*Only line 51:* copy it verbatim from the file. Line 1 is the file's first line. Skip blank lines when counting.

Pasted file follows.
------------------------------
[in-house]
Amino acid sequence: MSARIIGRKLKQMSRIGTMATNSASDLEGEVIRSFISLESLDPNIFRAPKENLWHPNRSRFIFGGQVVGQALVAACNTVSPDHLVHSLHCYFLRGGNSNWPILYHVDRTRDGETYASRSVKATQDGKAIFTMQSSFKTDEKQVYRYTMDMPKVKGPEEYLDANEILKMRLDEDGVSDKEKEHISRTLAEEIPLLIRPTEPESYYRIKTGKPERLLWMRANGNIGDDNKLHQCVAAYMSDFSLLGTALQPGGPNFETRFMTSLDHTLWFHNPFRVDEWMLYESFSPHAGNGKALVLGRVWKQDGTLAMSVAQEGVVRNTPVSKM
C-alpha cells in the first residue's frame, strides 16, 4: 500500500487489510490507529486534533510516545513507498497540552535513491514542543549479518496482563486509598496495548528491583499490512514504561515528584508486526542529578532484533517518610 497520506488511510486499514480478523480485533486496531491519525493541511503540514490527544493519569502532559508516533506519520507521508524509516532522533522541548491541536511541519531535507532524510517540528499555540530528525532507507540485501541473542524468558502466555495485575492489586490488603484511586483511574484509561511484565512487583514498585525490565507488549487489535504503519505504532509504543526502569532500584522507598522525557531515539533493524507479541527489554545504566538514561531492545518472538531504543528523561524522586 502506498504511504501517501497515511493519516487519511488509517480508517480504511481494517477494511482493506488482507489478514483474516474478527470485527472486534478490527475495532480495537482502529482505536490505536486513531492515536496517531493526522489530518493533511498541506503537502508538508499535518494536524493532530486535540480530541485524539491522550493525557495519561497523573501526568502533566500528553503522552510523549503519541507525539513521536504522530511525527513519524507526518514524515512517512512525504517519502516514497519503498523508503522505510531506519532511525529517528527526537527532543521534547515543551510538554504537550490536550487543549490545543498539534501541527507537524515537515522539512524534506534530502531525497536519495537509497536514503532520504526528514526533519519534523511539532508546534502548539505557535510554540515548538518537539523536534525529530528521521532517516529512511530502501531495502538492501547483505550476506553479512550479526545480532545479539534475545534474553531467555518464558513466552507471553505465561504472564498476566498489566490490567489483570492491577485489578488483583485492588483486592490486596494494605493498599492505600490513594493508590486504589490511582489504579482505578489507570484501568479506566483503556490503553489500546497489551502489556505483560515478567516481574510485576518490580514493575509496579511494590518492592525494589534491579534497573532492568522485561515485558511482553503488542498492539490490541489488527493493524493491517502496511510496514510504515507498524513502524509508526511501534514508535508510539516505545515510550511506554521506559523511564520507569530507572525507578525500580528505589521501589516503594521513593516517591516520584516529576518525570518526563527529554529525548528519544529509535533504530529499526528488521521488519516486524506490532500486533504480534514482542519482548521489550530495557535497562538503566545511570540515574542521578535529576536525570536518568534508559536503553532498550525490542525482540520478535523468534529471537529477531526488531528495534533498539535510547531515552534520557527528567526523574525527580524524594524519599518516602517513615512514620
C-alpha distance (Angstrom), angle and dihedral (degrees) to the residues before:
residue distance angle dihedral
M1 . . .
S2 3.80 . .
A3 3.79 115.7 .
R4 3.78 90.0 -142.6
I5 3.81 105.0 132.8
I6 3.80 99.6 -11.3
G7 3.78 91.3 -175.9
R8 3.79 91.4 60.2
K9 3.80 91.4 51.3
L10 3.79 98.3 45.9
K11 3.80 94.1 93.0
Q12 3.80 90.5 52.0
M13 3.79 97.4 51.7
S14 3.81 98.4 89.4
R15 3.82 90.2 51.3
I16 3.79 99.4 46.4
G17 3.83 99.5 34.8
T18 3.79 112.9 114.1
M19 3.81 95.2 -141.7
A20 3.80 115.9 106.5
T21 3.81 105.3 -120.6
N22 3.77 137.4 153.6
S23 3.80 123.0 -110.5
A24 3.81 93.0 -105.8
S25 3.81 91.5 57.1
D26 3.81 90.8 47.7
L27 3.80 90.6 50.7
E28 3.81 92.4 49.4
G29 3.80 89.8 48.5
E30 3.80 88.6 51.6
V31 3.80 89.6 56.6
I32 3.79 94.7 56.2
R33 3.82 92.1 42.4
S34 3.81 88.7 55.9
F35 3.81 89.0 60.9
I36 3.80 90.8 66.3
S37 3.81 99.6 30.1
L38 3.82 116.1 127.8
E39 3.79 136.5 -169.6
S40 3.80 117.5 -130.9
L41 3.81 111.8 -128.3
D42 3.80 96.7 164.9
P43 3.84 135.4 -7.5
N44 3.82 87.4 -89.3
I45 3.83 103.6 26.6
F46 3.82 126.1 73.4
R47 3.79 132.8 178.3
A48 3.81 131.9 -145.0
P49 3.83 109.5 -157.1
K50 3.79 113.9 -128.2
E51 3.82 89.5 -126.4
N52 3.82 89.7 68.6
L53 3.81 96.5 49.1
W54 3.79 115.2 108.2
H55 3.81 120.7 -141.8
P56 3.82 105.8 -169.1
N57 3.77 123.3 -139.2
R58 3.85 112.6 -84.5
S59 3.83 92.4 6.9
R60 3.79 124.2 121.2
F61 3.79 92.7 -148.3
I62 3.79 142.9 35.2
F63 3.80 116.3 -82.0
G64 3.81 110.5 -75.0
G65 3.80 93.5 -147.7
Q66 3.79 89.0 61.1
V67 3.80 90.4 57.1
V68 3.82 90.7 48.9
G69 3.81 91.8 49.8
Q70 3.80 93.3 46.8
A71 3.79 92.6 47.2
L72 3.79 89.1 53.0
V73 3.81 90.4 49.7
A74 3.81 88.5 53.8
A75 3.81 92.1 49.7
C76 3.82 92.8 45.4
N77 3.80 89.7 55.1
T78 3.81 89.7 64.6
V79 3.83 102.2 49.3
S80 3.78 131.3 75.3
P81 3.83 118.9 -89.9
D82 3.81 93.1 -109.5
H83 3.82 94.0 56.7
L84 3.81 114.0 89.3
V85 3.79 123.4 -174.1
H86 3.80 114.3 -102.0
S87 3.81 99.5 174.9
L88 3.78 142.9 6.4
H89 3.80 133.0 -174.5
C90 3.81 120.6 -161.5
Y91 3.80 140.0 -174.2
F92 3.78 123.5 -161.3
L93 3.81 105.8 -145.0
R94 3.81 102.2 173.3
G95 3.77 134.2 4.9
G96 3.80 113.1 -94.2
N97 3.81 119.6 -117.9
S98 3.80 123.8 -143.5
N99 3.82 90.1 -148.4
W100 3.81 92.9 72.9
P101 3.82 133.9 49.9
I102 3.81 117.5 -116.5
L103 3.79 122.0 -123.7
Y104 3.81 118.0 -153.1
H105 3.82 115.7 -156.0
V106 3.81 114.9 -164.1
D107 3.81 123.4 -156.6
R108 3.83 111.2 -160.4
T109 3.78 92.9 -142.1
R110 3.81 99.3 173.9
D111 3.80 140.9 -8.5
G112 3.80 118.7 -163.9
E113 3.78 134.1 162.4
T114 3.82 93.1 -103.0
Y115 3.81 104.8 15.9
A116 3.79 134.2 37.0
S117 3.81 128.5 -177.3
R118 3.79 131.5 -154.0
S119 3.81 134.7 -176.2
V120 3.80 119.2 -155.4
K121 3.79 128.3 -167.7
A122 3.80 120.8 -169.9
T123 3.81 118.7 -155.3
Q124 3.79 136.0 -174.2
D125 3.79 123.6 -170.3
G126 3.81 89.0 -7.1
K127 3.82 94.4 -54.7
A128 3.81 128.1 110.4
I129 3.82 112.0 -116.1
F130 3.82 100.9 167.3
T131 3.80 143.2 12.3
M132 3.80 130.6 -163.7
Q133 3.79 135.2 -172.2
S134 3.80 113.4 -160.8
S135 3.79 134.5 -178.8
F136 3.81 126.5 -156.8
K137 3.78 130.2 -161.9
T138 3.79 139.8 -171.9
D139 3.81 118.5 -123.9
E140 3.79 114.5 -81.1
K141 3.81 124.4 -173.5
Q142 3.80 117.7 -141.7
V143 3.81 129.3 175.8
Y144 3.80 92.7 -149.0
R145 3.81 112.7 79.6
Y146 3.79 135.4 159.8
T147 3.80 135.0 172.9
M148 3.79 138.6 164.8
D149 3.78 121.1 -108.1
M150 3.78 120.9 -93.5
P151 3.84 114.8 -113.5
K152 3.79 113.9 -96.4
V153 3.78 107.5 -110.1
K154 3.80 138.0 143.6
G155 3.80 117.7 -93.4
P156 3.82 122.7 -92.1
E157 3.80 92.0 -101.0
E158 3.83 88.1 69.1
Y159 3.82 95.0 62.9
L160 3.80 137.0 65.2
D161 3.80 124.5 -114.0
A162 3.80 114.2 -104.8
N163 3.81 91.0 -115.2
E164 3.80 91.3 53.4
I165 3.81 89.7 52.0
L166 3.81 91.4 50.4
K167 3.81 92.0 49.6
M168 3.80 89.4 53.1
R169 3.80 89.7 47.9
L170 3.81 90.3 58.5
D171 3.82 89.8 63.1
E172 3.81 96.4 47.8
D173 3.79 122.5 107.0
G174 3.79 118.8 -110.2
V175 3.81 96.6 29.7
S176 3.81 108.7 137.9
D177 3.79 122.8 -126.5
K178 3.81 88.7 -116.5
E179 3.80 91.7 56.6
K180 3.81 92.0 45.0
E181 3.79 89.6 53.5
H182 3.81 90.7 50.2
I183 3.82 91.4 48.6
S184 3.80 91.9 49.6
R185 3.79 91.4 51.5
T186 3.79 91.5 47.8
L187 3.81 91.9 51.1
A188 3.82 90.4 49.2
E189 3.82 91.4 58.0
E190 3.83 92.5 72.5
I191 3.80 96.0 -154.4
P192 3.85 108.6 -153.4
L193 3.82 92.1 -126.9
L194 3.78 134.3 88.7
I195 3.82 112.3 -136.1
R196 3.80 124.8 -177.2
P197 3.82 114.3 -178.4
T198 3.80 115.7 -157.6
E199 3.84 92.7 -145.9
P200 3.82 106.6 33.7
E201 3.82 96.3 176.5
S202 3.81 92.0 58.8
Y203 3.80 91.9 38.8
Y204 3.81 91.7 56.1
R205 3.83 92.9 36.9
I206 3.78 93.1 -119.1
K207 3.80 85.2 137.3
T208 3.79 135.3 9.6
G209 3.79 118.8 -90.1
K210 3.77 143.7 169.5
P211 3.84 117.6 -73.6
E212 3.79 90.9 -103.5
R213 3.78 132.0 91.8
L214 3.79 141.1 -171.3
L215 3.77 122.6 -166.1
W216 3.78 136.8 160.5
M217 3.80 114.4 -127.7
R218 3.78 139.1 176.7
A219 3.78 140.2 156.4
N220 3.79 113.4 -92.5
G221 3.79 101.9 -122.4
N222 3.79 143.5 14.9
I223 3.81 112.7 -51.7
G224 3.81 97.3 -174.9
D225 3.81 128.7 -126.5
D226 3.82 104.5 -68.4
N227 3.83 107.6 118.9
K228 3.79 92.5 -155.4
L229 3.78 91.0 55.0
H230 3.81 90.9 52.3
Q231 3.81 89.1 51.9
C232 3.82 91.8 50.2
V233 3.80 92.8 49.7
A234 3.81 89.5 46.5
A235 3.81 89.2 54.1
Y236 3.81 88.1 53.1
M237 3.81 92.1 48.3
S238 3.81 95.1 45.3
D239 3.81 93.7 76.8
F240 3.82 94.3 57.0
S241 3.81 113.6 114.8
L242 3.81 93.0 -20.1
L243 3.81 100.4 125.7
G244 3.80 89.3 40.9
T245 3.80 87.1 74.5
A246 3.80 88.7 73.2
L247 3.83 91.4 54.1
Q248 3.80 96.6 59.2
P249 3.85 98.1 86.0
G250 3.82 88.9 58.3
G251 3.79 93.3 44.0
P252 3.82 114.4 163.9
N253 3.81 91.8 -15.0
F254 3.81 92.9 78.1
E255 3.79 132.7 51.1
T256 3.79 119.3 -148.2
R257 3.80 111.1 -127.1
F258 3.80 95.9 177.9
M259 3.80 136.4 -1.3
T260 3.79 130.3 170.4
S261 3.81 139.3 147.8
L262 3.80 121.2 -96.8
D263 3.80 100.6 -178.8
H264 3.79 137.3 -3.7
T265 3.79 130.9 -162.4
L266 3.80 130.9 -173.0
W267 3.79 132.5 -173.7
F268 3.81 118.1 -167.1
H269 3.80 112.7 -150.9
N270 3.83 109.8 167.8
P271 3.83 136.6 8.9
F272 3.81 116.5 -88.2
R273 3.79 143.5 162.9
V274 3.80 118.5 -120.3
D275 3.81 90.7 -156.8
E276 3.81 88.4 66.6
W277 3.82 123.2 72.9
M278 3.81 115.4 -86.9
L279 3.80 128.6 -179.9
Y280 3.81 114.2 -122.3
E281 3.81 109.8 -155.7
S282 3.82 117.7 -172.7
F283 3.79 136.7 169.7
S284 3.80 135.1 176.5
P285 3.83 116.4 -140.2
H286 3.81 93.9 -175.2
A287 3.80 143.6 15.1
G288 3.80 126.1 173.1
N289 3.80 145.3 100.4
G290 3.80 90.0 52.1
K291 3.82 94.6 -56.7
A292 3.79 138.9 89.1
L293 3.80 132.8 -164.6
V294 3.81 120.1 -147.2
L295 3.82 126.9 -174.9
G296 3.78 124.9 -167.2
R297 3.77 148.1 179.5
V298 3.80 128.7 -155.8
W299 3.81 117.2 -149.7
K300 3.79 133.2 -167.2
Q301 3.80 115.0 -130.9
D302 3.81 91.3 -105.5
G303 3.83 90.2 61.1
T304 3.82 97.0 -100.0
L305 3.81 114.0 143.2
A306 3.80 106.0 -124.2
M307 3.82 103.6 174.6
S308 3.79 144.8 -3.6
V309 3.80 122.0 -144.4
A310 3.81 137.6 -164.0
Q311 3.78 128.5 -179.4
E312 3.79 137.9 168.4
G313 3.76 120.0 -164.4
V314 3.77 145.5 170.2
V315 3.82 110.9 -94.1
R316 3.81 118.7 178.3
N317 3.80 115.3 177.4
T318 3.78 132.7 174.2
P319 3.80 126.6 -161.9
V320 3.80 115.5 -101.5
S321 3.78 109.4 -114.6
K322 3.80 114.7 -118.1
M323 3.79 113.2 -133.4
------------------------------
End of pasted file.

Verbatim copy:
F46 3.82 126.1 73.4